This blog post comes to you from the Forrester Marketing Forum 2010, where the theme is adaptive marketing. During a break-out, Analyst Sean Corcoran discusses the changing agency-client relationship.
Sean asserts that the 20th-century agency model is dying. Agencies focused on one-way advertising are passing away in an era when marketing has become tantamount to a two-way customer experience. That said, history has shown agencies have always adapted, such as the transition from print-based to TV-driven advertising.
And agencies are now entering an era of adaptive marketing — a time in which consumers are empowered, social media is mainstream, and marketing has evolved from push- to pull-focused. During the adaptive marketing era, marketers are taking advantage of media addressability and more effective data-driven decision making. According to Larry Flanagan, CMO of MasterCard, “We are moving from decades of push strategy to a more holistic 360 consumer strategy.”
Agencies are struggling to adapt to this new era for many reasons. Among them:
1. Agencies are focused on campaigns rather than experiences.
2. They can talk but are not very good at listening.
3. Agencies are build for waterfall approaches to idea development instead of a more iterative approach.
4. Agencies treat customers as audiences rather than participants.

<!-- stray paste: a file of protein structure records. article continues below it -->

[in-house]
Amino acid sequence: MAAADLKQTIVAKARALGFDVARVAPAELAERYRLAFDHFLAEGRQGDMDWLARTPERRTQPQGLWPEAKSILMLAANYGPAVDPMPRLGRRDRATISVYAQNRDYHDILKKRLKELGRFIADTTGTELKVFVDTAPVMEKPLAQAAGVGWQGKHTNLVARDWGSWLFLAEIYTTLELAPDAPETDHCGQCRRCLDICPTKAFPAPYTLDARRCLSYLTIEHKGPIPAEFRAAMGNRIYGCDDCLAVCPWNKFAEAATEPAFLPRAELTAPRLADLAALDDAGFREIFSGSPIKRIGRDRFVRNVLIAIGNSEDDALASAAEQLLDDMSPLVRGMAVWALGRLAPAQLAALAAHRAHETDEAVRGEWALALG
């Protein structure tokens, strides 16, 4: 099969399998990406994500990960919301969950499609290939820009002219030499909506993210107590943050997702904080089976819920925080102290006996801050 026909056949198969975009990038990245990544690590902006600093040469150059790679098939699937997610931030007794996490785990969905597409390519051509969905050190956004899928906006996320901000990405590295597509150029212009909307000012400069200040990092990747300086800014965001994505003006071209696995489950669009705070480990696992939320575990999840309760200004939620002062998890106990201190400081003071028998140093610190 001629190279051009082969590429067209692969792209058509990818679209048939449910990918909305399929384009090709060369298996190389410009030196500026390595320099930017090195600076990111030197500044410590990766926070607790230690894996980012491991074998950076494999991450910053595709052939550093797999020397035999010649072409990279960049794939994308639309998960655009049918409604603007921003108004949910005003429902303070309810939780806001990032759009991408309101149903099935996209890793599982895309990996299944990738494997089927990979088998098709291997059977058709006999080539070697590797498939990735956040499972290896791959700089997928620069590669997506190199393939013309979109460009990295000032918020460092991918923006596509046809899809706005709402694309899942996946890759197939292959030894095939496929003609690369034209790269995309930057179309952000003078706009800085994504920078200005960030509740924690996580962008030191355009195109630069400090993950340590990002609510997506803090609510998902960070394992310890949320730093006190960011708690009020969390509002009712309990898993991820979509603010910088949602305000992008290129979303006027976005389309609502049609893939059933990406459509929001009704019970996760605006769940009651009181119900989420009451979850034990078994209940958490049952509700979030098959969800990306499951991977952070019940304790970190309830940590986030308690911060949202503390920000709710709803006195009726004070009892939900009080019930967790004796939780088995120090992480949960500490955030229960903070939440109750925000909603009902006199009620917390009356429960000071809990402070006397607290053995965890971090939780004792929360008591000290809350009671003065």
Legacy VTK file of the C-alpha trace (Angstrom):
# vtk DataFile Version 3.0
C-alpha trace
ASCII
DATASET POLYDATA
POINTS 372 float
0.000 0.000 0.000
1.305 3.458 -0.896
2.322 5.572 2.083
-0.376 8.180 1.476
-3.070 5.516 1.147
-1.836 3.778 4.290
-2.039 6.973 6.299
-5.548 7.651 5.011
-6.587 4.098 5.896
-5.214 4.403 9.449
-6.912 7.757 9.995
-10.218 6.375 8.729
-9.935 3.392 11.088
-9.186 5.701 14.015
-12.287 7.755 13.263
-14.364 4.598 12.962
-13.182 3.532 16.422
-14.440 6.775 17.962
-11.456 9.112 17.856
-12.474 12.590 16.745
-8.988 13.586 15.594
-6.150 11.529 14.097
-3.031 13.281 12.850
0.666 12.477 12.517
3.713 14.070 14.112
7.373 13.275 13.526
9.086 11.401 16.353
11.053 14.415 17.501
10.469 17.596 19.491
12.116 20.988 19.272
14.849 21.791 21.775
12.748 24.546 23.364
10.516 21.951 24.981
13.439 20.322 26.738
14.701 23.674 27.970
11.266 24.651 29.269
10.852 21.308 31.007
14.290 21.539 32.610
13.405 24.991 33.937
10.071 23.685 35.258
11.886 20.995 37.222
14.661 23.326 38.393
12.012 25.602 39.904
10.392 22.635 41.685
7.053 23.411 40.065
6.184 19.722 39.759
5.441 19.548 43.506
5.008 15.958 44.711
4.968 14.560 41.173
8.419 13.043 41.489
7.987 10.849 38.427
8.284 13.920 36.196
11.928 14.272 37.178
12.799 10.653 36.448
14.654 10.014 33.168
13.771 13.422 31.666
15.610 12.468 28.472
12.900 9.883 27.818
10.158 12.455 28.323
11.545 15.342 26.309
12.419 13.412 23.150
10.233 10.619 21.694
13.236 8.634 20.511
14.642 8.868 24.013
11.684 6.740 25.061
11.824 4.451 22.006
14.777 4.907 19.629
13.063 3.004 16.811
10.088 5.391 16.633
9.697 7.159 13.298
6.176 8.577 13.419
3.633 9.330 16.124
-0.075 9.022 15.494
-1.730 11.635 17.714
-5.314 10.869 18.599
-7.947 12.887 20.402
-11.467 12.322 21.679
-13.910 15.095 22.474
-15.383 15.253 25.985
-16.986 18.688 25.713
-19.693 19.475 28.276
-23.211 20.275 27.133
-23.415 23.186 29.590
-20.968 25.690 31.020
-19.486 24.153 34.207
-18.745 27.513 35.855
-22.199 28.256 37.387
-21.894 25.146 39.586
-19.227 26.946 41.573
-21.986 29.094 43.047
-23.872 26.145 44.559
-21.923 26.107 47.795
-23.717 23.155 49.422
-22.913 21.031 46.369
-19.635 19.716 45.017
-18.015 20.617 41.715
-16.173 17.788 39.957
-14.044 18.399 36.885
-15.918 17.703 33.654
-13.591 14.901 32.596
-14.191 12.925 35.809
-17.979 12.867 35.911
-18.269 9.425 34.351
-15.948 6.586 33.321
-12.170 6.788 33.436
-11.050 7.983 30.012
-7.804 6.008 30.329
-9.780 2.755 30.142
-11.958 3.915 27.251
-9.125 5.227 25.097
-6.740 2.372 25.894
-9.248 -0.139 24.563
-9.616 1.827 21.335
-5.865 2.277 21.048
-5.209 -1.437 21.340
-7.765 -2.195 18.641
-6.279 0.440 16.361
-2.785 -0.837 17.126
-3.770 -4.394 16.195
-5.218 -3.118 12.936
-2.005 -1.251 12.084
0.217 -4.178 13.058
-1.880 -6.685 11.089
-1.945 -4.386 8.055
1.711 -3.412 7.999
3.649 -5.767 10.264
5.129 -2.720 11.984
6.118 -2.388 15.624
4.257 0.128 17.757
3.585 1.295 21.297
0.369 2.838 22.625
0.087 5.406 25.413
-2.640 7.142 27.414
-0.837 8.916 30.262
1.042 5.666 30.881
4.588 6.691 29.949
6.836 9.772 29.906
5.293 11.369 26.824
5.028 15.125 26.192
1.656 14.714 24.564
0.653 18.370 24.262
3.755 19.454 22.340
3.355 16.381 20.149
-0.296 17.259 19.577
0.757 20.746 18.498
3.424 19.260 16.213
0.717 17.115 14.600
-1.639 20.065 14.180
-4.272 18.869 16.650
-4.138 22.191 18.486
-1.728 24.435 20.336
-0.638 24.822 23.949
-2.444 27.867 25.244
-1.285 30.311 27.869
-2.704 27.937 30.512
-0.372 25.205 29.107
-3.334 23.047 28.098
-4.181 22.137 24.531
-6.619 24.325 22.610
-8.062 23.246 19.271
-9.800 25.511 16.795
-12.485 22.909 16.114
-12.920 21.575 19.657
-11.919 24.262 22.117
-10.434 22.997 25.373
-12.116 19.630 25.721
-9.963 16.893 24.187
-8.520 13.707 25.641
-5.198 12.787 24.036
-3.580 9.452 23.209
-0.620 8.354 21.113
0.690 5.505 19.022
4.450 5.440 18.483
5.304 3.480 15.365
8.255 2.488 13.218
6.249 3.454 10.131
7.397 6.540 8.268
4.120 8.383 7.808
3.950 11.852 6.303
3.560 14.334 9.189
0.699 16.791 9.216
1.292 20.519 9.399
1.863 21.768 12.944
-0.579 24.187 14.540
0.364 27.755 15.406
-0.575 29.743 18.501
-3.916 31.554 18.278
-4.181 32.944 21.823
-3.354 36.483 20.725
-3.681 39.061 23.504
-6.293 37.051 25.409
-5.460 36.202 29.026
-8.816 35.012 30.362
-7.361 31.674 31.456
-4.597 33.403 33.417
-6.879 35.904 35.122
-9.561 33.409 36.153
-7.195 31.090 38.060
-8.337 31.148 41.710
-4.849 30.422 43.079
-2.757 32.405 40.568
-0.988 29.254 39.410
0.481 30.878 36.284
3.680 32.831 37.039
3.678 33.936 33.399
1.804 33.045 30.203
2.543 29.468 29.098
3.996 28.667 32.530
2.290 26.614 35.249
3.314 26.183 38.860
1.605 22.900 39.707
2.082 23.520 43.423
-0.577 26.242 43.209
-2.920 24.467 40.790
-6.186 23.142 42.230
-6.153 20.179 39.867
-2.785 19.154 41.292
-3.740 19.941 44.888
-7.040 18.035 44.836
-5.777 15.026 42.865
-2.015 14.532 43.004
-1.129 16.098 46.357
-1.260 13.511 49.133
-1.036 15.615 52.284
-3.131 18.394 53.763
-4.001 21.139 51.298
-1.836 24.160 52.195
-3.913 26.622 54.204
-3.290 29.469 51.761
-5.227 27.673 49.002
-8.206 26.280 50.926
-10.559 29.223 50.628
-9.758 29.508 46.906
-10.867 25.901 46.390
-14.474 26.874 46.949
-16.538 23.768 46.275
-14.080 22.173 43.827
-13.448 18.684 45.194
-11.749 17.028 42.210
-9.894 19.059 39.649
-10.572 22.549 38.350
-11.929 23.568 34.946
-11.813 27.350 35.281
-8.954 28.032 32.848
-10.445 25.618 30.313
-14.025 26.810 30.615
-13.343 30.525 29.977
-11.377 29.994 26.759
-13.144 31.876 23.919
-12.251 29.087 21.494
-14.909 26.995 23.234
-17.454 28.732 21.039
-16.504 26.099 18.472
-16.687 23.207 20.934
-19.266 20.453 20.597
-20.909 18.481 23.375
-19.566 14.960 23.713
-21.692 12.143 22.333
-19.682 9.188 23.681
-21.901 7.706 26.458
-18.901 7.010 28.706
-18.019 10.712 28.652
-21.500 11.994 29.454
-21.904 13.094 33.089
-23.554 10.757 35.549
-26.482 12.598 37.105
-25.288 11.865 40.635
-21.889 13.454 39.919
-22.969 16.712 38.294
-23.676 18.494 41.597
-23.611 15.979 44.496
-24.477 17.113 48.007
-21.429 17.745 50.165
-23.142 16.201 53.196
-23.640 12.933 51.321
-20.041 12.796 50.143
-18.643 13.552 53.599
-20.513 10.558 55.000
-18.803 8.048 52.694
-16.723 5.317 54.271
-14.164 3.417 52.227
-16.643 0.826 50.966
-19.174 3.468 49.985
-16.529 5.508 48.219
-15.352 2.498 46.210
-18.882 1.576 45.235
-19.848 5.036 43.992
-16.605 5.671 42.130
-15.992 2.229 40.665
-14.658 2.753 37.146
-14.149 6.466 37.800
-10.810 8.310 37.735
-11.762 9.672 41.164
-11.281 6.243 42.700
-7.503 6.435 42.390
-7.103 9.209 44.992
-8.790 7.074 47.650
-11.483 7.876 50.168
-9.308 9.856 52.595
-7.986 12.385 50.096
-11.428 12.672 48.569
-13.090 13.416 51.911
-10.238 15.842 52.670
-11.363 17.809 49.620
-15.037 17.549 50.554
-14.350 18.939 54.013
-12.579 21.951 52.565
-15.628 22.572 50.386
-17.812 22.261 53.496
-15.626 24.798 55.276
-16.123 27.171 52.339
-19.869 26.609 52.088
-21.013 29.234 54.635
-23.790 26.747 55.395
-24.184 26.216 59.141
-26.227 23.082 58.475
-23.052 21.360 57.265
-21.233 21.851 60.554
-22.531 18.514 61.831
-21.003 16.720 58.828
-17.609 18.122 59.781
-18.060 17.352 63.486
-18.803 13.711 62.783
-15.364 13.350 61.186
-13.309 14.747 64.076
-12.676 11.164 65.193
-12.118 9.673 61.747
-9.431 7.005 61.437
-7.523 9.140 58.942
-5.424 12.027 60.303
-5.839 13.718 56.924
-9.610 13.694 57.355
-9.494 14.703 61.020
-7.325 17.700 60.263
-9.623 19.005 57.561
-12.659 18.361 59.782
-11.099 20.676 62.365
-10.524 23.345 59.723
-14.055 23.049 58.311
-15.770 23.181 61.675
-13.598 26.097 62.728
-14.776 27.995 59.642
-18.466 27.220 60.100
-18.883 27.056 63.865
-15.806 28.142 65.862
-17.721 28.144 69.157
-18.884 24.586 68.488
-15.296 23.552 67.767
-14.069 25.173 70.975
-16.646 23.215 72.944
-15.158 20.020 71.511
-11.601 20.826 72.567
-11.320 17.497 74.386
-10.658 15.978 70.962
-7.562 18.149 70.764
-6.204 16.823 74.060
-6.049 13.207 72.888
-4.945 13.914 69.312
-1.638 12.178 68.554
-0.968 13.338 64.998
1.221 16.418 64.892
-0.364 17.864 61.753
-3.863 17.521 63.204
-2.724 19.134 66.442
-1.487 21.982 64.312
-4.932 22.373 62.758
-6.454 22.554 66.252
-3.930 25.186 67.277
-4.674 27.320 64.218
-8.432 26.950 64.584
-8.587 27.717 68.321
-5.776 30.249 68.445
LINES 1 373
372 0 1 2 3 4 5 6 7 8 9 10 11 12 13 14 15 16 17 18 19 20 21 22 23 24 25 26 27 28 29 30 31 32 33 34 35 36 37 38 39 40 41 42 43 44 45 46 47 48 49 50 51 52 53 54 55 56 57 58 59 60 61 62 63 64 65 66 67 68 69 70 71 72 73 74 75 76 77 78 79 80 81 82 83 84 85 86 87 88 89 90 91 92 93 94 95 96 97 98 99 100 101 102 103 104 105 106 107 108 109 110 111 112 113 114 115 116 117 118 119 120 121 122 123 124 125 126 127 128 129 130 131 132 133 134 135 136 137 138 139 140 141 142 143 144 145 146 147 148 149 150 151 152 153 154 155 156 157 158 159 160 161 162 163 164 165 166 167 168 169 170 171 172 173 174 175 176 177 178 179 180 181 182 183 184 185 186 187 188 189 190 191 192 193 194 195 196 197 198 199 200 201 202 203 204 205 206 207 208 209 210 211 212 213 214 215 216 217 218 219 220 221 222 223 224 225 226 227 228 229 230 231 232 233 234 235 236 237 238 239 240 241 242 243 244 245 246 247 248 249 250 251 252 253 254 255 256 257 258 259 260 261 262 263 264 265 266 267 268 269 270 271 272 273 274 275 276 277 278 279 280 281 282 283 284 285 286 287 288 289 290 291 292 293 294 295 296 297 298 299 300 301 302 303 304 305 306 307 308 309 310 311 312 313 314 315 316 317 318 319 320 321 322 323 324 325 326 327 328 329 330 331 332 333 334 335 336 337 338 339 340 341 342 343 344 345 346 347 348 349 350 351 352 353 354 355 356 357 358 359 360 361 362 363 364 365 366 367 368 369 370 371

5. They are mostly “unbundled” — creating disparate skill sets.
6. Agencies have trouble mastering many new specialties at once.
7. Co-creation has torn down the creative wall.
8. Agencies have moved down the value chain and rarely distinguish themselves from each other.
9. Agencies can only move as fast as their clients will allow.
Meantime, marketers do not trust traditional agencies with digital, and interactive agencies often struggle to differentiate.
Which is all to say that no type of agency is perfect for the new era. As a marketing leader from a healthcare firm told Forrester, “No one agency does it all well.”
So in an era of adaptive marketing, what do agencies need to do?
First, think of themselves as idea providers — ideas that can drive the creation of great customer experiences. And ideas that are generated in iterative fashion.
Agencies also need to understand that interactions will drive future marketing success. Paid media is shifting from the foundation of campaigns to the catalyst of experiences.
Finally, agencies need to become more intelligent — as in relying more on analytics to drive customer insight.
Among Sean’s predictions are that the interactive agency of record will disappear. Some will become lead agencies; some will continue to be specialists; and others swallowed up by others. So it’s decision time for interactive agencies: become a lead agency or become a specialist.
Meantime if you’re a marketer, Sean says it’s important to get your own adaptive marketing house in order before you think about your agencies, among other recommendations. For more insight, contact Sean on Twitter or firstname.lastname@example.org.